Recovery mechanisms of above and belowground diversity and function of grassland, following reduction in intensity of land use
Grasslands cover large portions of the Earth’s surface, especially agricultural land, and have a large capacity for the support of global biodiversity, ecosystem function, and service provision. However, the continuing and intense levels of degradation that threaten many grasslands have led to an urgent requirement for efficient and cost-effective ecosystem restoration measures.
Landuse extensification could be the straightest forward restoration strategy to reverse grassland degradation through intensive management. This is because it builds on the idea that reestablishment of land-use intensities of a target reference grassland system will lead to the natural recovery of species rich plant communities, associated ecosystem functions and services. However, the mechanisms, timeframes and potential underlying extensification as a restoration measure to combat grassland degradation are unclear, limiting the ability to decide when its use as a tool for ecosystem restoration to improve grassland diversity, function and service provisioning is appropriate.
To gain a comprehensive understanding of the potential of grassland extensification to combat grassland degradation, the mechanisms through which grassland extensification works need to be specifically investigated. For this we need to take a holistic view of the ecosystem including multi-trophic interactions, functional diversity, ecosystem functions and services.
The goals and research questions of the project can be divided into three tasks:
Task 1: Identification of extensification potential against a holistic set of restoration goals
- Detection of context dependencies of the extensification potential with regard to management intensity and environmental conditions.
Task 2: Analyse the mechanisms of extensification effects on grassland diversity, functions, and services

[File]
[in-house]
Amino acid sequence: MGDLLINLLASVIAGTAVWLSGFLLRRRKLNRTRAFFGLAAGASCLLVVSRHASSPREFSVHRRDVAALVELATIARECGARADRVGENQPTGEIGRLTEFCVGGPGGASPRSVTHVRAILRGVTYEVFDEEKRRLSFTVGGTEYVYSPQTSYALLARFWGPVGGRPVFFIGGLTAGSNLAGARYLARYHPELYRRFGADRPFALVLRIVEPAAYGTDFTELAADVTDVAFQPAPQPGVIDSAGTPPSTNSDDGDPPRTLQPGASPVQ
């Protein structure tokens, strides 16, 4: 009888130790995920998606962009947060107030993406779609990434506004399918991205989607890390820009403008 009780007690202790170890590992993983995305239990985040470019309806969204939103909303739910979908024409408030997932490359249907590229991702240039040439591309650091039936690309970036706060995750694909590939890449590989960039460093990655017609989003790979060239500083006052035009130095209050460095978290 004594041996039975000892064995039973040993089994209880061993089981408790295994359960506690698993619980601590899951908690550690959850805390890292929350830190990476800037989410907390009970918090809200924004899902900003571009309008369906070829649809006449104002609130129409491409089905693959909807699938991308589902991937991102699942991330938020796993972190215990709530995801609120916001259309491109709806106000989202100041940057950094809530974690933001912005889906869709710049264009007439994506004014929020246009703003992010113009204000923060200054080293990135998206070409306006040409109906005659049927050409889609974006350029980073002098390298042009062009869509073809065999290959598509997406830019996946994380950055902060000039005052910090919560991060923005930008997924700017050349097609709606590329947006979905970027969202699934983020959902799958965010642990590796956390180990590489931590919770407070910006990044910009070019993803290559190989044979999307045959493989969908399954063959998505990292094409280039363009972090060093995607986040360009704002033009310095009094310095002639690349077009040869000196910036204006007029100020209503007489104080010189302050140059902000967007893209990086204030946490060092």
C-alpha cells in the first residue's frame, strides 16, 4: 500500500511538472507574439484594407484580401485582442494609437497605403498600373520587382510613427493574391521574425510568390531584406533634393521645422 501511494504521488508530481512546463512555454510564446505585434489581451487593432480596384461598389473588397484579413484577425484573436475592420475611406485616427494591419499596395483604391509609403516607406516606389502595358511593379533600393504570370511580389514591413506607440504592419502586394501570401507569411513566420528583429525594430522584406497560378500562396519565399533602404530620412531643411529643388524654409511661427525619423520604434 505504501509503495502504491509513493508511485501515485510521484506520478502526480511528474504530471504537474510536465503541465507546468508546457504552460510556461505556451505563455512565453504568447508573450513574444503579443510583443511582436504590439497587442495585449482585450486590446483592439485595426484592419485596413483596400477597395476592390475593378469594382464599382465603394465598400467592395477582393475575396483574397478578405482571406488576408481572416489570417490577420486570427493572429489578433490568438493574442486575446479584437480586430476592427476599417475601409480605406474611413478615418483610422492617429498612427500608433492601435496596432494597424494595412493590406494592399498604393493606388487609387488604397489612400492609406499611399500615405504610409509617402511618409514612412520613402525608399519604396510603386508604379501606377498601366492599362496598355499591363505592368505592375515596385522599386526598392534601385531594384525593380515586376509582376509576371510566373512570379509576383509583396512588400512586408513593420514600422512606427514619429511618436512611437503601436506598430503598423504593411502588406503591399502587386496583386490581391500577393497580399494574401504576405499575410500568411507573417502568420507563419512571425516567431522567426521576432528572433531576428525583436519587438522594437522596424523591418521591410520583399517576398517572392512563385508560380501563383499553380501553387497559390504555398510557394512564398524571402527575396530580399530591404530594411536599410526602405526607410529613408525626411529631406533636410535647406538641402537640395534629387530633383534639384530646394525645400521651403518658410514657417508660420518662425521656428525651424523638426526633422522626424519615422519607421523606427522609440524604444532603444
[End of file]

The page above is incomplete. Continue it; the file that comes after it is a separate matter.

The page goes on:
- Quantify the changes in the most relevant environmental gradients, such as nutrient, light, and microsite availability.
- Analyse the relationship of above- and below-ground plant properties, mycorrhizal symbiosis, and biomass production.
- Analyse the relationship of above and below ground plant properties, soil microbial communities, and nutrient efficiency.
Task 3: Develop scenarios and management guidelines for optimal benefits of grassland extensification as a restoration measure
- The knowledge gained under Tasks 1 and 2 will be synthesized to recommend or predict contexts and timeframes in which grassland extensification can be most beneficial as a grassland restoration tool.
The exclusion of fertilisation and experimental reduction of grazing and mowing intensity on 45 EP sites in the REX experiment provides an excellent framework to study the effect of extensification on biodiversity and ecosystem functioning in comparison with the related EPs with ongoing usual land use. Furthermore, we will use the LUX experiment in which only fertilisation is excluded on further 16 plots to disentangle the individual effects of fertilisation on the one hand and mowing and grazing on the other hand.
Data on plant species composition and biomass quality will be collected in collaboration with the botany core project. To quantify the changes in stand structure, light penetration, and microsite availability that occur over the course of extensification, we will measure vertical profiles of photosynthetically active radiation. We will make measurements of above and below ground functional traits representative of the entire plant community. Soil samples from the rhizosphere will be analysed for bacterial, archaeal, and fungal community composition and diversity using molecular methods. The functioning of the ecosystem will be assessed by the nutrient cycling dynamic in the soil which has been shown to be a good proxy of the ecosystem’s ability to deliver multiple ecosystem functions. As the turnover of nutrients and organic material is mediated by extracellular enzymes produced mainly by soil microorganisms, we use enzyme kinetics to describe the degradation of soil organic matter and the release of carbon and nutrients.
This approach allows us to establish detailed linkages between above- and below-ground plant community properties that can be linked to measures of environmental gradients, soil microbial communities, and ecosystem functions.